Uber Tests New Service That Rents Commercial-Grade Kitchens to Uber Eats Vendors: Report

Want to sell your famous chicken pot pie but don't have a proper kitchen? Uber's got a solution.

Besides giving people rides, Uber uses its app to deliver food through its Uber Eats service; now, the ride-hailing company is taking things a step further. The company is testing a service that rents out fully equipped, commercial-grade kitchens to restaurants selling food through delivery apps like Uber Eats, according to Bloomberg.

Last year, Uber’s food delivery team reportedly began leasing a space in Paris, information that Bloomberg attributes to an anonymous person familiar with the matter. Uber has apparently been stocking the space with ovens, refrigerators, stoves, and other kitchen equipment. The company has been renting them out to restaurants or individuals that cater exclusively to delivery customers, according to Bloomberg, but Uber has not publicly disclosed the program.

The program is reportedly still in its infancy, but if Uber undertook a widespread launch it would compete directly with a business owned ex-Uber CEO Travis Kalanick. The former executive, who was ousted after a series of scandals, is cultivating a kitchen-rental startup called CloudKitchens and has even been hiring former Uber employees. Uber supposedly issued a warning to Kalanick, who still sits on the ride-hailing company’s board, last year telling him not to recruit Uber staff.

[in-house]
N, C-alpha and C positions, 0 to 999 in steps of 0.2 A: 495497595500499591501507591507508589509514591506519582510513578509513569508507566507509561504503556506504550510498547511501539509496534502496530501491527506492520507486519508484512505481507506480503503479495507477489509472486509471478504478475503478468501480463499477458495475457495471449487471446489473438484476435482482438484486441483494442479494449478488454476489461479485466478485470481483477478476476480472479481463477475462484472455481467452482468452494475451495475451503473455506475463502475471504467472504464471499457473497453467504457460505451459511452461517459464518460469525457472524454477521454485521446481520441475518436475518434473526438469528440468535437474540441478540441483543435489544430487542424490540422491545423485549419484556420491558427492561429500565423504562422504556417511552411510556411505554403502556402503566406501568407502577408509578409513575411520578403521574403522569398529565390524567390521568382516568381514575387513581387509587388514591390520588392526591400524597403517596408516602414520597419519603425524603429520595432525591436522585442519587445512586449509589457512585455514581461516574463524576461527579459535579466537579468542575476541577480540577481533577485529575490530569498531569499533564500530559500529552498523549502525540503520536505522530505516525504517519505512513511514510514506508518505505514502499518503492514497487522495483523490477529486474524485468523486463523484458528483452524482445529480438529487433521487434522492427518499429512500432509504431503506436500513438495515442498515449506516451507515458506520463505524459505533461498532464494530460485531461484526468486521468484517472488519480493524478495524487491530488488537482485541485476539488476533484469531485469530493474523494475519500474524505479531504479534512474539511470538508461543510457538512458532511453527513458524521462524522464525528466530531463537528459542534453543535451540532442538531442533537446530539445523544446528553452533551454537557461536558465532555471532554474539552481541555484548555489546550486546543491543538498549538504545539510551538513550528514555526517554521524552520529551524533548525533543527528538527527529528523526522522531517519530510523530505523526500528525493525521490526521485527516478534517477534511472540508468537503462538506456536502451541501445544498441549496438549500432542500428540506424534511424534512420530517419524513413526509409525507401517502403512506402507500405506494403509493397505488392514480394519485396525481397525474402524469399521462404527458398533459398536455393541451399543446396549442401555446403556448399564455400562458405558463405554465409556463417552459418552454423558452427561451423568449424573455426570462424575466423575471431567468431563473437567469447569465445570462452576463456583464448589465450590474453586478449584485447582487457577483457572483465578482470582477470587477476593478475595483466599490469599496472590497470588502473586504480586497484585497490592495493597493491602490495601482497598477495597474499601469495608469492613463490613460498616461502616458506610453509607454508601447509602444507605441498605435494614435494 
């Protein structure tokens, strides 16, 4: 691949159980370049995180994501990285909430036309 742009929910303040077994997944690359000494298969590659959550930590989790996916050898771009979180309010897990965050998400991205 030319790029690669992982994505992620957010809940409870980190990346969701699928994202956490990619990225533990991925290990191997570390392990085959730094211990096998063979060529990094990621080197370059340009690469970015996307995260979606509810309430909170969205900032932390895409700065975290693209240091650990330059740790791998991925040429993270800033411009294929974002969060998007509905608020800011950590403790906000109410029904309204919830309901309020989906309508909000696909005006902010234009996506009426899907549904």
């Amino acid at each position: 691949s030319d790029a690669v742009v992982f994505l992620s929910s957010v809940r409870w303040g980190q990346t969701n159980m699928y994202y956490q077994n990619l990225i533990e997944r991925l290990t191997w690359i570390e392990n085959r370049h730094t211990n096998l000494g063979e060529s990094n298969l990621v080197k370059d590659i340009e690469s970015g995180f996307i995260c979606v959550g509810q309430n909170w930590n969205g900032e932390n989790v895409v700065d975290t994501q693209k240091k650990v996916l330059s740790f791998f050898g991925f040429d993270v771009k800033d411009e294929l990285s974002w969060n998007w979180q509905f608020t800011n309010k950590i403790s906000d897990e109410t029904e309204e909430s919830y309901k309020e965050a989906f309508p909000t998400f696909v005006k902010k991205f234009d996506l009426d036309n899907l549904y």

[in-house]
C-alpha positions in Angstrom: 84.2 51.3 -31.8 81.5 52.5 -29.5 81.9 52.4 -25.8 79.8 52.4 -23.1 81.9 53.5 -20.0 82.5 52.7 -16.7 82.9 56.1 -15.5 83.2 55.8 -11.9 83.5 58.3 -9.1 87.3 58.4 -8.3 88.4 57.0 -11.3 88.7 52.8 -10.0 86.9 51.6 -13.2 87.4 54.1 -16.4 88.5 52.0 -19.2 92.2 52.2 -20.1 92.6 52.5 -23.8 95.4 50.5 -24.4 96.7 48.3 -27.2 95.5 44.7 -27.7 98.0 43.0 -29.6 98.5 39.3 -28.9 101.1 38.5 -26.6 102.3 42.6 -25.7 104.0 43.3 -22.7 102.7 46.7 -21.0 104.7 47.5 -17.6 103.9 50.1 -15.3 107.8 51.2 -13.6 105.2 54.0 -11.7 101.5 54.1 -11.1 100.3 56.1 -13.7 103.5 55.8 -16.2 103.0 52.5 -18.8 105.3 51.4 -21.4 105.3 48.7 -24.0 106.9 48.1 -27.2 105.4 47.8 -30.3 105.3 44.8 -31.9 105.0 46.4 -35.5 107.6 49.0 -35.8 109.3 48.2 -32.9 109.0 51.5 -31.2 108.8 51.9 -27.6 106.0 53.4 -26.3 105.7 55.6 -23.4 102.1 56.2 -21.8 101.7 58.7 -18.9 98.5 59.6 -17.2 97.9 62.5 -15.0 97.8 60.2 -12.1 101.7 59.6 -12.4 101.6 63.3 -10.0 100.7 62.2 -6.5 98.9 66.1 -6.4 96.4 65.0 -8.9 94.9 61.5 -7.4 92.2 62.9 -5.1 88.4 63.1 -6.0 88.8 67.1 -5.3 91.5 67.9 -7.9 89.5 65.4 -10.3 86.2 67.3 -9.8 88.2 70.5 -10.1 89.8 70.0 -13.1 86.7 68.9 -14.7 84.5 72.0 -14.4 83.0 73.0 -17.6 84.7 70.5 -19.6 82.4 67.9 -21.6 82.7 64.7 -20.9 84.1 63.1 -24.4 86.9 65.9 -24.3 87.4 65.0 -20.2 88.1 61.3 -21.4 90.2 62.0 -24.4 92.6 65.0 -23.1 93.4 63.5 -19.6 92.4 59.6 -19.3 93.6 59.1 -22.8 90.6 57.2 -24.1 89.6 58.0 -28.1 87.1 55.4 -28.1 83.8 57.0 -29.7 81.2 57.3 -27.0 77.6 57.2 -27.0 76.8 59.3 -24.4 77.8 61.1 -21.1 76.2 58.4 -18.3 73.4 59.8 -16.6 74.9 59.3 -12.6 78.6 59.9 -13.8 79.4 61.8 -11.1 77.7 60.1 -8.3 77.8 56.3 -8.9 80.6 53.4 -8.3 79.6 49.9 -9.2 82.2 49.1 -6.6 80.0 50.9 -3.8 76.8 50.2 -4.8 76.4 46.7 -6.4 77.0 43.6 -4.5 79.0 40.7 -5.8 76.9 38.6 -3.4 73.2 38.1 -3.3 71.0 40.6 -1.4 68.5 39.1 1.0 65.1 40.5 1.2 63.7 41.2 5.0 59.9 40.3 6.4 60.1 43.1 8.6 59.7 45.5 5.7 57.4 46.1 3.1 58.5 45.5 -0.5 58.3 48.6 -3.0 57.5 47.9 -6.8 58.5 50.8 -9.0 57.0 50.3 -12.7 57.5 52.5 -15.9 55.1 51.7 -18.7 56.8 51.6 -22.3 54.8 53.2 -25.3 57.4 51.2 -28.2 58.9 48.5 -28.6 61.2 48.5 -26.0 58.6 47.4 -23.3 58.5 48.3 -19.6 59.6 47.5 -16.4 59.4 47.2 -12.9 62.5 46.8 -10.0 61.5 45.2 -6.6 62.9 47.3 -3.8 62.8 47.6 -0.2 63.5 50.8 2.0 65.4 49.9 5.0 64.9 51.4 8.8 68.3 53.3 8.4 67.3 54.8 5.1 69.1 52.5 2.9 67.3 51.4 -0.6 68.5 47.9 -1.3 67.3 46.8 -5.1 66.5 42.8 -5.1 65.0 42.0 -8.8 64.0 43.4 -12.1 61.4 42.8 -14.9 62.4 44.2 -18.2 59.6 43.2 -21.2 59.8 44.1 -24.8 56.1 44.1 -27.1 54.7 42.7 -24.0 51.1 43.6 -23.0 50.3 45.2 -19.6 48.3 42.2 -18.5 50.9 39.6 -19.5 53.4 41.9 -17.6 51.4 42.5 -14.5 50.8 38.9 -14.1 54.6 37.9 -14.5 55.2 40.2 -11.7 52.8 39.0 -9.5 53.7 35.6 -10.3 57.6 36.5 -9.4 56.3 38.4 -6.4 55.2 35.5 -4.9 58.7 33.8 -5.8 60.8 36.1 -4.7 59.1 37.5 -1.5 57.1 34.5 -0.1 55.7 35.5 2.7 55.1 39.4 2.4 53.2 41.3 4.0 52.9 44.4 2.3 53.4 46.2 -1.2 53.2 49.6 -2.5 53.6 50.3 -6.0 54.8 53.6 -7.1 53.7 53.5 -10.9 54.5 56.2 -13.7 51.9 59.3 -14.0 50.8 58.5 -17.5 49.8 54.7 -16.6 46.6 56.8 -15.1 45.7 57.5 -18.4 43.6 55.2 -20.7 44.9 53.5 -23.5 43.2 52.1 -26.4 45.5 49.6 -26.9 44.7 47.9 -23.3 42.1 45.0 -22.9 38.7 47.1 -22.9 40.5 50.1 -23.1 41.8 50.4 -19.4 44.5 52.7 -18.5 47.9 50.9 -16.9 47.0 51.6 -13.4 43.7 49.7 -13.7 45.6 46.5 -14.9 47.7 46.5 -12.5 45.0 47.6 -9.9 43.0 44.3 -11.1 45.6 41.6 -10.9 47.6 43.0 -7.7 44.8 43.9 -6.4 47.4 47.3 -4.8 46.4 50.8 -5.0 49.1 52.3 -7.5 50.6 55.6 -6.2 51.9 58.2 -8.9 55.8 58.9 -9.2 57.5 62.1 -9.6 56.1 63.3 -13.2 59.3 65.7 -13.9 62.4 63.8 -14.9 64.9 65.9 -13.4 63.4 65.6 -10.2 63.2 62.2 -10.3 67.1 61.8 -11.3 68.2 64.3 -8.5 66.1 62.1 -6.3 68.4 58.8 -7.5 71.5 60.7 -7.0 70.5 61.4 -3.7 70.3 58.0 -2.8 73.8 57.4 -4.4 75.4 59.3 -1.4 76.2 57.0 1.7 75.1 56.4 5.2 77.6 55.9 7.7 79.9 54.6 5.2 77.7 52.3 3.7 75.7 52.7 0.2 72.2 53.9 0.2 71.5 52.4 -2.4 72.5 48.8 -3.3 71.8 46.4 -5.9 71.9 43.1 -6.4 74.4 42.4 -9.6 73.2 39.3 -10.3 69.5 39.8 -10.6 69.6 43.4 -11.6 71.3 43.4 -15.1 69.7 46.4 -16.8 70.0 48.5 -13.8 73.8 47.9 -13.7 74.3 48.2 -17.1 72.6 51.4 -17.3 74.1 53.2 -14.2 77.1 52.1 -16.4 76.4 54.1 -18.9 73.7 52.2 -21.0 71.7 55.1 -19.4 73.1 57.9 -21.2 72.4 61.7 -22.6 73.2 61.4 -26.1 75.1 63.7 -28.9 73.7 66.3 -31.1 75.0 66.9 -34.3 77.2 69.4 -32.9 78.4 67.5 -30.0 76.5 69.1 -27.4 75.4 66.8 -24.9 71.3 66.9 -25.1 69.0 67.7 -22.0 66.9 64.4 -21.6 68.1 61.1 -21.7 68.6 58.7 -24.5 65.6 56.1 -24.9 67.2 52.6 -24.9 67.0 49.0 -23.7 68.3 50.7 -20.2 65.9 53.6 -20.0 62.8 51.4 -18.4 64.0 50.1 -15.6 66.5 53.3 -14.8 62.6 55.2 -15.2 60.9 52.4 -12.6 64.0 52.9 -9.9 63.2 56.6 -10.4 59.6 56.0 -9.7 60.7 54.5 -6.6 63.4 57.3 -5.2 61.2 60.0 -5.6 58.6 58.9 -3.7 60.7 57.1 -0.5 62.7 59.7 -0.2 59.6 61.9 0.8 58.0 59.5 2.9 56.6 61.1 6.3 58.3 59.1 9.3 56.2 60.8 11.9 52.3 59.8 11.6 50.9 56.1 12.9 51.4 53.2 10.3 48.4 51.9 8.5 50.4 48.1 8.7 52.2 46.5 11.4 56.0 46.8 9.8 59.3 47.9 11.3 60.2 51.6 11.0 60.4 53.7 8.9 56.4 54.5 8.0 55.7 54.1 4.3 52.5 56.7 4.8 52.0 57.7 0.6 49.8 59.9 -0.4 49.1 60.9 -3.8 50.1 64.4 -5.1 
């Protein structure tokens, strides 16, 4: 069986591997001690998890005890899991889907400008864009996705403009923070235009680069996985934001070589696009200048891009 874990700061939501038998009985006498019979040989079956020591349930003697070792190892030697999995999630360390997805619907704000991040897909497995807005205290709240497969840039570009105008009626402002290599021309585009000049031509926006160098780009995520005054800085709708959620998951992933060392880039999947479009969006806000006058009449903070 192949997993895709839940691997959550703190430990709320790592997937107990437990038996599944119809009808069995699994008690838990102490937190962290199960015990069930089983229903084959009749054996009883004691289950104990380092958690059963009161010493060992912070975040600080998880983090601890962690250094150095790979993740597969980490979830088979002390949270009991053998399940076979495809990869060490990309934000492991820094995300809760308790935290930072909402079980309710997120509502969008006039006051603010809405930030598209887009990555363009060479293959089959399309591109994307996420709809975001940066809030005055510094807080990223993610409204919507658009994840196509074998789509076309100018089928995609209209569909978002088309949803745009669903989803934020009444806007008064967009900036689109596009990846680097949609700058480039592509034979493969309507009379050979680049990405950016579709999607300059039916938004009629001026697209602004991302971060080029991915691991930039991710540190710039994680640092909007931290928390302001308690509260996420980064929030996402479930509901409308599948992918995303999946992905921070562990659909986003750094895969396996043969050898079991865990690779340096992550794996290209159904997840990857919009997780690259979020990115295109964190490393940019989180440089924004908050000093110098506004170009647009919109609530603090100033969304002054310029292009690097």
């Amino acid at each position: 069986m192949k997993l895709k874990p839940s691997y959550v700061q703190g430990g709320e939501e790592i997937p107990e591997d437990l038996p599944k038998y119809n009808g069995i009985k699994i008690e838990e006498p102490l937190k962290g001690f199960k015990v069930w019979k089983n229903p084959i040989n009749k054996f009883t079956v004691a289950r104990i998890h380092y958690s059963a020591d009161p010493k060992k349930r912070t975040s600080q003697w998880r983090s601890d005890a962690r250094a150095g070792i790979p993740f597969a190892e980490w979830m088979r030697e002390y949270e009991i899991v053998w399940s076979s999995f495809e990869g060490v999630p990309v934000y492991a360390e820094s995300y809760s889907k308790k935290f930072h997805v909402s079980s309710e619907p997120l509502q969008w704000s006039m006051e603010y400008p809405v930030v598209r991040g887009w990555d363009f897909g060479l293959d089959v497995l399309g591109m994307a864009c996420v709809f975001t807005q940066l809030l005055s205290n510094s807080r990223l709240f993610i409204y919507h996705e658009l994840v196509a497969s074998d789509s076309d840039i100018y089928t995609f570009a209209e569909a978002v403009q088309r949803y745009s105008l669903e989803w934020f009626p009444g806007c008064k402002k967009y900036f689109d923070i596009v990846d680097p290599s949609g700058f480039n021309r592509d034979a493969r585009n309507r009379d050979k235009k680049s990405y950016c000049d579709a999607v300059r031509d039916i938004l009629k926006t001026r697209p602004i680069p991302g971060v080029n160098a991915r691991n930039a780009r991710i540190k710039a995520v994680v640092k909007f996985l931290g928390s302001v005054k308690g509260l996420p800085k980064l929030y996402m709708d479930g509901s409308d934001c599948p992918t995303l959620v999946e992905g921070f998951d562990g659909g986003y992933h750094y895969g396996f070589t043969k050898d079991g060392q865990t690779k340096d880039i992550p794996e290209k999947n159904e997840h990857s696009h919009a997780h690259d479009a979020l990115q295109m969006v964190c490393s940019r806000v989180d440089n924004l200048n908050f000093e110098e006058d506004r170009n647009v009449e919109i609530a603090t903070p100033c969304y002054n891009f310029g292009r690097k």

Speaking to Bloomberg, an Uber spokesperson would not discuss any plans for a kitchen-rental service and would not acknowledge any conflict with Kalanick.

“The more restaurants there are, the more selection Uber Eats customers can enjoy, and we believe that the growth of CloudKitchens and others like it will be great for both the food industry and for consumers,” the representative explained.

Kalanick led Uber for seven years during a time when the company experienced explosive growth and cemented ride-hailing as a mainstream transportation option. However, a series of scandals including a trade-secrets lawsuit with Waymo over autonomous-driving tech, accusations that sexual harassment was tolerated by Uber management, and a heated confrontation between Kalanick and an Uber driver led to his dismissal.

It’s unclear how Uber will deal with the potential competition from Kalanick’s CloudKitchens startup. Uber could fight Kalanick with its own service, but it’s also possible that the two businesses could coexist. Japan’s SoftBank, a major Uber investor, also invests in food-delivery rival DoorDash and Didi Chuxing, the ride-hailing company that bought Uber’s Chinese operations in 2016 and has tried to make inroads into other Uber markets.

Also unclear is Kalanick’s future involvement with Uber. The ride-hailing company will undertake an initial public offering (IPO) later this year that could shake up its board. When it goes public, Uber will be controlled by common shareholders who will have the power to reshape its board. While the company remains private, Kalanick and other board members keep their seats through contractual agreements. But those agreements will dissolve when the company goes public.